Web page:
As the Howard Hawks retrospective at the NFT gets underway, and reveals the generic range which one director can straddle, another London film season is about to illustrate how a director can nearly become a one-man genre.

James Ivory has been responsible for some of the more critically-acclaimed, and commercially successful, British films of recent years. But the "Merchant-Ivory film" has become almost an entirely predictable event: a gentle trawl through middle-class mores, with some sumptuous scenery, pretty costumes and a recognisable repertory company - from the much-lauded Emma Thompson, Anthony Hopkins and Simon Callow to the perennially-typecast Helena Bonham-Carter and Rupert Graves.

Such is the success of the formula, that other British period films seem to seamlessly blend into the Merchant-Ivory canon: Charles Sturridge's A Handful of Dust; Pat O'Connor's A Month in the Country, and Richard Attenborough's Shadowlands all have familiar faces and literary landscapes. As if to rescue American-born Ivory - not to mention his Indian-born collaborator Ismail Merchant and their Polish/German/ Jewish stalwart screenwriter Ruth Prawer Jhabvala - from the quintessentially English mire, the Institut Francais has chosen him as one of their featured artists for its January-February film season.

The classic English adaptations are on offer - Kazuo Ishiguro's Booker Prize-winning study of emotional repression, The Remains of the Day, and his Forster trilogy A Room With a View, Maurice, and Howards End. But the French connection is on view too: Quartet, an adaptation of a Jean Rhys novel set in 1920s Paris, and starring Isabelle Adjani and Maggie Smith; the disappointing Jefferson in Paris, with Nick Nolte and Greta Scacchi, and the recently-released Surviving Picasso, with that man Hopkins in the title role. The season begins this Wednesday with a screening of Shakespeare-Wallah, an early Ivory tale of a troupe of English travelling players in India, with Felicity Kendal.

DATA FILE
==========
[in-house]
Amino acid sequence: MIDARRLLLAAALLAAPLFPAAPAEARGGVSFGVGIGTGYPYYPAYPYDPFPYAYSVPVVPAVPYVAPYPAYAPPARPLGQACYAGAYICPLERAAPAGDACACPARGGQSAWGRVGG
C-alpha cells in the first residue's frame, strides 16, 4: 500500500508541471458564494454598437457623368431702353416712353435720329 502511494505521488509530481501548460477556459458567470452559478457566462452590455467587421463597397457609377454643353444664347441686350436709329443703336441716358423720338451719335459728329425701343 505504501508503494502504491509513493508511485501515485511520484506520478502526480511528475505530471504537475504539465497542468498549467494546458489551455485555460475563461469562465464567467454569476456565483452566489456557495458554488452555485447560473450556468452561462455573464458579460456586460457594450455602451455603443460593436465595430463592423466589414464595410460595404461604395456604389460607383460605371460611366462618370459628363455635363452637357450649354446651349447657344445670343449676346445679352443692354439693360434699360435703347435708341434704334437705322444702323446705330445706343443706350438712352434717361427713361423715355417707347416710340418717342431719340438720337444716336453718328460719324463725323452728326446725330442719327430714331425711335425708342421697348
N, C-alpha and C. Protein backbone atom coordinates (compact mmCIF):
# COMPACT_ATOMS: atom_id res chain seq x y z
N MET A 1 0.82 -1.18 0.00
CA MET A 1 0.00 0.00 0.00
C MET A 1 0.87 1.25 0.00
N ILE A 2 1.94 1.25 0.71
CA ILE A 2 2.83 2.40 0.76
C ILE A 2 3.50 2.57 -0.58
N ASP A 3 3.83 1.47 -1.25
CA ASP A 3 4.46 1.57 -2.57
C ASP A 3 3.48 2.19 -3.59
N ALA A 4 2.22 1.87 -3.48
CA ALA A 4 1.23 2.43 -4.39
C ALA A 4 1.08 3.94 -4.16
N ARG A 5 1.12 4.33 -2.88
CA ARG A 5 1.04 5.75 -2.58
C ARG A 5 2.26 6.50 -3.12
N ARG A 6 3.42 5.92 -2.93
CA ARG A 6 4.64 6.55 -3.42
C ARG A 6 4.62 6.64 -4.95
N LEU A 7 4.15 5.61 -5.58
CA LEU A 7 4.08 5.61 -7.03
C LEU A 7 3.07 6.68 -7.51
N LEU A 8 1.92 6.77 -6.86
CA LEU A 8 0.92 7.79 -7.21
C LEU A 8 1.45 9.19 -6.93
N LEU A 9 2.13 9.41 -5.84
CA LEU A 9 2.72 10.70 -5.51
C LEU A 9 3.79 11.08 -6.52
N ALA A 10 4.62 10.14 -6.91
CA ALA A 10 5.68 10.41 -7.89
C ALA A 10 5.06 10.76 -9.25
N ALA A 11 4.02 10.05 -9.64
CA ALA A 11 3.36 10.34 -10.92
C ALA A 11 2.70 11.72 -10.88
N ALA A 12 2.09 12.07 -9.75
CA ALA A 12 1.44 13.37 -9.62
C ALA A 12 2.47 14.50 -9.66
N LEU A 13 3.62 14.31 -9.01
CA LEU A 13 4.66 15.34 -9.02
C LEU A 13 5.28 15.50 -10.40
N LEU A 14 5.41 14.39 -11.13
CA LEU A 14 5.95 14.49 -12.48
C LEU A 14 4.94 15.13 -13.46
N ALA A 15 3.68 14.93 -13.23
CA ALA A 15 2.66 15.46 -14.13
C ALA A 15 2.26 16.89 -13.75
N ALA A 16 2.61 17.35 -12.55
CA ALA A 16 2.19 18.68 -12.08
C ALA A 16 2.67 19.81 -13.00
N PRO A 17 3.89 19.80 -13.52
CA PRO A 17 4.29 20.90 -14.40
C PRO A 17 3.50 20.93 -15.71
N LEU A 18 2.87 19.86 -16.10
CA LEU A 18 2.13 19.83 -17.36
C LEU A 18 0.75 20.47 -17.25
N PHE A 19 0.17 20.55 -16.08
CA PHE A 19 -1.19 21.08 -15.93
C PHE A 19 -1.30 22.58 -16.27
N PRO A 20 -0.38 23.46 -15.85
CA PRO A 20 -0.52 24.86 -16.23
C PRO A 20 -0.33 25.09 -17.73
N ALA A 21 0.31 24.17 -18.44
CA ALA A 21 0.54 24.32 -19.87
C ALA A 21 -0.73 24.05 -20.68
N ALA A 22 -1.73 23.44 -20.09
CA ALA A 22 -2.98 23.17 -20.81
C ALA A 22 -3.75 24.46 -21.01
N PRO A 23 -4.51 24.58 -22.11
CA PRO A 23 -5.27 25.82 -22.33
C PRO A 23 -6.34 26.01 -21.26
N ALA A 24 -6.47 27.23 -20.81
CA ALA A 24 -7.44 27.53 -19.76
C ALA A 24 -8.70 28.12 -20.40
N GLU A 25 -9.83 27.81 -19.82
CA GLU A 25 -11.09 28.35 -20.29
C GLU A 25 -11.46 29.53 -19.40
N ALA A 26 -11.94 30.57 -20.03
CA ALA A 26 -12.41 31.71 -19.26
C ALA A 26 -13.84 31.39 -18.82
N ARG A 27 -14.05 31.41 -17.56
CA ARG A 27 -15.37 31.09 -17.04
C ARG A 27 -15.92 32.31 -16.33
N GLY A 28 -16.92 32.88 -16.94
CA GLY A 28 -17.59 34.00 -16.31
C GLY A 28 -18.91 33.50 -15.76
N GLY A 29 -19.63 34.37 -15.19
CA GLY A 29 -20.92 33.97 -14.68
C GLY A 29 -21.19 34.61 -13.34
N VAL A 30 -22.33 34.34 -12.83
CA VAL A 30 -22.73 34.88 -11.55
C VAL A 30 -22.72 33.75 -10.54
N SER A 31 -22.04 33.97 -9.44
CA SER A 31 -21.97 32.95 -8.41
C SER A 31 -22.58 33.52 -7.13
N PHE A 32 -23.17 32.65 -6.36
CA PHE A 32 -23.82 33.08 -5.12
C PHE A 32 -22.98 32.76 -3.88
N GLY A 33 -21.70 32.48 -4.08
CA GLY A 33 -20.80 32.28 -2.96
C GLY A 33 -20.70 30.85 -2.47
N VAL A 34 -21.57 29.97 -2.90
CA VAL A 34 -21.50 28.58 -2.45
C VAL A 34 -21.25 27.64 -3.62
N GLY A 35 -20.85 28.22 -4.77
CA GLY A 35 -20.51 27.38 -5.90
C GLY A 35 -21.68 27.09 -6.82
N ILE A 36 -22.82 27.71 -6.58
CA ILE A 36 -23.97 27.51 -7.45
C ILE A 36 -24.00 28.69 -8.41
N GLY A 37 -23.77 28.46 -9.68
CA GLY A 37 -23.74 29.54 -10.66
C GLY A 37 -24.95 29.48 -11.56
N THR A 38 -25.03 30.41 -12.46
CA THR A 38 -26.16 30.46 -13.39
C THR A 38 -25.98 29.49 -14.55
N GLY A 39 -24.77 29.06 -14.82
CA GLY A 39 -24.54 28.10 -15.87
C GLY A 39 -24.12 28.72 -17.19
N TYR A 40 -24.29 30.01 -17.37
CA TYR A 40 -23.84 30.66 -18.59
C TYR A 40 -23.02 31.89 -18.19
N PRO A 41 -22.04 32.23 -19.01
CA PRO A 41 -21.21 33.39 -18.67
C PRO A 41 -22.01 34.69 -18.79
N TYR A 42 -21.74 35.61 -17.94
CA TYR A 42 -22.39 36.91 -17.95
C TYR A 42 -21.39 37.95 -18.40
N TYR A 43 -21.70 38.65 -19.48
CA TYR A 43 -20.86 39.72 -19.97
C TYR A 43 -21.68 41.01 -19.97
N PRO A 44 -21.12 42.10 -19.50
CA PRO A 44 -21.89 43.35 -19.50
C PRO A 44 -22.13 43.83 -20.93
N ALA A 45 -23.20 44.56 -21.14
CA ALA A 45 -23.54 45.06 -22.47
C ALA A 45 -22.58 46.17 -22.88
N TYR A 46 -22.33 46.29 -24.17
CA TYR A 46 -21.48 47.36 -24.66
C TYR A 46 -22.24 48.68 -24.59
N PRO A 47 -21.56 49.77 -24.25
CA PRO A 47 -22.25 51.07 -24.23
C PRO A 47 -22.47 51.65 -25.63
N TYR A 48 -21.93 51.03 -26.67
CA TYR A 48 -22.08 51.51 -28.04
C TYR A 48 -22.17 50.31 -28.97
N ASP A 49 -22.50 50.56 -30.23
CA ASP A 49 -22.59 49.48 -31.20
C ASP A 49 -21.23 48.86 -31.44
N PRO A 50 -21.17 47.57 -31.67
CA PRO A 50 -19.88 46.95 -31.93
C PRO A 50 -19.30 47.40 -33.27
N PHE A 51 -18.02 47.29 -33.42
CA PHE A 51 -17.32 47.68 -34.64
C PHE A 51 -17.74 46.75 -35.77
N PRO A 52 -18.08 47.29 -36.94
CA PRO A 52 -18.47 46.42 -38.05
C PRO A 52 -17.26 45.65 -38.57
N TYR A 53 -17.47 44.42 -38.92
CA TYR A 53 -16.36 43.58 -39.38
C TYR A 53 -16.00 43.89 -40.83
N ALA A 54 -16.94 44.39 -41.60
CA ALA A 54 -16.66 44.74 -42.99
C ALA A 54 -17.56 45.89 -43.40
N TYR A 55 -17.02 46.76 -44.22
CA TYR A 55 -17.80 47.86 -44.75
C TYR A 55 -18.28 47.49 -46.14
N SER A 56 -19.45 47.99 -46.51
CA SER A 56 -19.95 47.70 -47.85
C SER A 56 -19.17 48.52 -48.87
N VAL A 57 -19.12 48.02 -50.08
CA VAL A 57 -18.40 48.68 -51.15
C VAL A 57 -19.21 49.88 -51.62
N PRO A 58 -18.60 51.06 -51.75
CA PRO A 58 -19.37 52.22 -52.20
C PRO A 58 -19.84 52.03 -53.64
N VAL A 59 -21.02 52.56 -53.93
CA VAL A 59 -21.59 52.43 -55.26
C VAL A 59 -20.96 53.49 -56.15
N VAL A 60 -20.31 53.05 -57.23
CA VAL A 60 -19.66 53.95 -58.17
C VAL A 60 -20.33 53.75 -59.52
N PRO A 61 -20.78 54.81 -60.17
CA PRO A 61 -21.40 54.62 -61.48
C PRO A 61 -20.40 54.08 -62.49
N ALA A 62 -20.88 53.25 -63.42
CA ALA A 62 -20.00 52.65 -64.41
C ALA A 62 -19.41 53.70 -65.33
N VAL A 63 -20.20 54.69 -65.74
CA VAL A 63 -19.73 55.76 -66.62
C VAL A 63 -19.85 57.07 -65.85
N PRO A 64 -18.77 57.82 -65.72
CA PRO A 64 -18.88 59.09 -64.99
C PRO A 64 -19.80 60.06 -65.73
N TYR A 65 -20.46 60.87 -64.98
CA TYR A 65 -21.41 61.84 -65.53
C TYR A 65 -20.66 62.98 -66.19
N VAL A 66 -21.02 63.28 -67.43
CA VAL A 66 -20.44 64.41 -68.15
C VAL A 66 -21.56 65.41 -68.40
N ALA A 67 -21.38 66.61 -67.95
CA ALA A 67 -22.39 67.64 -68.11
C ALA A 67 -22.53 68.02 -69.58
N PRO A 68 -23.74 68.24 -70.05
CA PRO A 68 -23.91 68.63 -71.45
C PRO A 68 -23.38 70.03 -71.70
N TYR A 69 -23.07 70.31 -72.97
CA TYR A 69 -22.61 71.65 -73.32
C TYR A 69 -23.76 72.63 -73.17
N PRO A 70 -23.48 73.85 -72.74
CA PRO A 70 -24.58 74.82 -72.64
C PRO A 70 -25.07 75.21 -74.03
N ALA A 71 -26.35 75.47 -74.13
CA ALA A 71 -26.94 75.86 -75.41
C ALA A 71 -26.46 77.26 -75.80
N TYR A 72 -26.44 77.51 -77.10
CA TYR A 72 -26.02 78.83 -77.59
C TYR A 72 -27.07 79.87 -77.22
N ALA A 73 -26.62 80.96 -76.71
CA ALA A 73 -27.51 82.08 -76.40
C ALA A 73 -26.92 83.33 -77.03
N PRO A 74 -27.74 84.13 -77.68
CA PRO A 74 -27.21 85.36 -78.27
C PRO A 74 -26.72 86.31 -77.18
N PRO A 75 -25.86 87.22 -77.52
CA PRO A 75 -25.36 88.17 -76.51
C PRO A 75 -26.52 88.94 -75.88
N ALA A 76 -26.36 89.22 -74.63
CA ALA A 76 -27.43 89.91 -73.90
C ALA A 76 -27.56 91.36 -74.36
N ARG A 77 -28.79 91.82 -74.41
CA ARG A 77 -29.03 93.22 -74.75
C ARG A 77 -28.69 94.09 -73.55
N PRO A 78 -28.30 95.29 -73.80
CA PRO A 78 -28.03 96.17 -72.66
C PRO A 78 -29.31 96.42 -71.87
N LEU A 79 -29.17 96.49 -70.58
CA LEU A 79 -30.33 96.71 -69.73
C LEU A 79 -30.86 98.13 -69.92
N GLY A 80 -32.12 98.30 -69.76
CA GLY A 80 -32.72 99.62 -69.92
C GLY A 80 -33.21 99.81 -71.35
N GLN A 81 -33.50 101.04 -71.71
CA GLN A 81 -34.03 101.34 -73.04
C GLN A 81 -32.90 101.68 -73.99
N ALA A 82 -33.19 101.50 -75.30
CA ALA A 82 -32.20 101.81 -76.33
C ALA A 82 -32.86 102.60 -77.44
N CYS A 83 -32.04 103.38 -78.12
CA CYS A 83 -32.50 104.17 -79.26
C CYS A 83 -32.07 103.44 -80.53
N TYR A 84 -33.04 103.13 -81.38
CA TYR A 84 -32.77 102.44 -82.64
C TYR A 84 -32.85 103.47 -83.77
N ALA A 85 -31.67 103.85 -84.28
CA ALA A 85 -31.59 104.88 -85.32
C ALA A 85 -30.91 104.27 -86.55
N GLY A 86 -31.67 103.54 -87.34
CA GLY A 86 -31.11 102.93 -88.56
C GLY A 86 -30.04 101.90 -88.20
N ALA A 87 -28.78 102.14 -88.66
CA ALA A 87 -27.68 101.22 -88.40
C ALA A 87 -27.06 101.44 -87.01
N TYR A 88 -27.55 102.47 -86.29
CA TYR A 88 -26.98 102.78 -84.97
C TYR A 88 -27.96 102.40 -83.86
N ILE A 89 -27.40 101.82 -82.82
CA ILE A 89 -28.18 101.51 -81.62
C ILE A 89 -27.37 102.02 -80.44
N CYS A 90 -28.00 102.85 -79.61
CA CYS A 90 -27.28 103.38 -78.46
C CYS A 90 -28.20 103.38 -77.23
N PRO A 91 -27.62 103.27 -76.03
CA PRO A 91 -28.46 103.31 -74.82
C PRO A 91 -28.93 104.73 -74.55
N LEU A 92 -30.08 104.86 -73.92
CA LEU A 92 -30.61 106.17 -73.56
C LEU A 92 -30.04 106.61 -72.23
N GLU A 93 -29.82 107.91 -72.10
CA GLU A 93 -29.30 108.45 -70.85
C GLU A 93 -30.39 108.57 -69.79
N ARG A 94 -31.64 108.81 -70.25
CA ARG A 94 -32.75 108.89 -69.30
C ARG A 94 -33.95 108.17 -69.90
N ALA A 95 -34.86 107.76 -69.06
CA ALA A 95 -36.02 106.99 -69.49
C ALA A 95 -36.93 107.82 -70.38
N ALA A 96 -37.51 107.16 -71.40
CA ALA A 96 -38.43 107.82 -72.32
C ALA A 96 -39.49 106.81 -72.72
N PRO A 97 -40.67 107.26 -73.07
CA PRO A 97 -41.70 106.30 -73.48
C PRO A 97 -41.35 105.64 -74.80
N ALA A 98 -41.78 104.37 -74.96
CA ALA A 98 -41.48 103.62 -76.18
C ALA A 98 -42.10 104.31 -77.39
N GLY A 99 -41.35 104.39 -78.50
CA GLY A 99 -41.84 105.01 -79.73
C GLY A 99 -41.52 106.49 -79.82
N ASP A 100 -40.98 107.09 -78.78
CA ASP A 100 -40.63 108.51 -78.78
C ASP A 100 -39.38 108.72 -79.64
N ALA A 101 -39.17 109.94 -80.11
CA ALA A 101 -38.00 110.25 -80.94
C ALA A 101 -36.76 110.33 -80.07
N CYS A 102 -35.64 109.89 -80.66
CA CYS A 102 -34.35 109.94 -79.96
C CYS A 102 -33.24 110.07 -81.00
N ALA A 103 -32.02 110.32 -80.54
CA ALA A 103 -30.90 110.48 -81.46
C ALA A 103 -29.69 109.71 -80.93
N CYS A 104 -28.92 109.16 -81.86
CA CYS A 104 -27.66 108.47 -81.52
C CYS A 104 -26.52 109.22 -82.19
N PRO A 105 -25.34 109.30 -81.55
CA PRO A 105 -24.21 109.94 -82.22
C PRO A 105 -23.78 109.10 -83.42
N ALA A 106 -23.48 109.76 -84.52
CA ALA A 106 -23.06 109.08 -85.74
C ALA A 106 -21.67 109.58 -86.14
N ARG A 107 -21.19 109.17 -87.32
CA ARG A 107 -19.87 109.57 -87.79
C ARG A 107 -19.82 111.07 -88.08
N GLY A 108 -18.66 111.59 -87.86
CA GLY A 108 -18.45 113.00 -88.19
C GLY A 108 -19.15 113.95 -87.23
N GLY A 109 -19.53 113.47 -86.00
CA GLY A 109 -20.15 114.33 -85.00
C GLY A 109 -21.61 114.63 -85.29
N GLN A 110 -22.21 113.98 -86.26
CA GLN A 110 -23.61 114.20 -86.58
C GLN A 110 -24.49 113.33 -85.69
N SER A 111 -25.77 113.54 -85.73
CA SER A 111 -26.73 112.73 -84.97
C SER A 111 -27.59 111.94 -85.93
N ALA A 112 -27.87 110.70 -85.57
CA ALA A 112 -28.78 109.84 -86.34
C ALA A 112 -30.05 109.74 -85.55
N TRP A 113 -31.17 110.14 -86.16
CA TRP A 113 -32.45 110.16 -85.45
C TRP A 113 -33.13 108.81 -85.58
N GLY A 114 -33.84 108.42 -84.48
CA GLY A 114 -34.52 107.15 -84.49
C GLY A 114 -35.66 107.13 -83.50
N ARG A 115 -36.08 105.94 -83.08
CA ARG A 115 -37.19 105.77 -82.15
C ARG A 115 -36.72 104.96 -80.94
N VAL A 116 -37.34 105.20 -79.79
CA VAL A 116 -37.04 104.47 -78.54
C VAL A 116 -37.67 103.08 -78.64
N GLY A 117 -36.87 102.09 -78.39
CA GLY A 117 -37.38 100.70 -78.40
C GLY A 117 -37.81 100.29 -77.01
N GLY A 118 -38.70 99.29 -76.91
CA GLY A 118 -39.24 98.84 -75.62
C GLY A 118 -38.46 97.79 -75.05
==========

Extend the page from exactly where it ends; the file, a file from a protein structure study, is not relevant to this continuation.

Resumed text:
However, if that's too much like encasing your upper-lip in cement, the other artist in focus during the Institut's current season may be an antidote: the actor who was "Monsieur France", Jean Gabin. Highlights include the film noirs of his 1930s doom- laden heyday - Pepe le Moko, La Bete Humaine, and Le Quai des Brumes - as well as later gems such as Jean Renoir's French CanCan.

Institut Francais, 17 Queensberry Place, London, SW7 (0171-838 2146), from Wed to 28 Feb.

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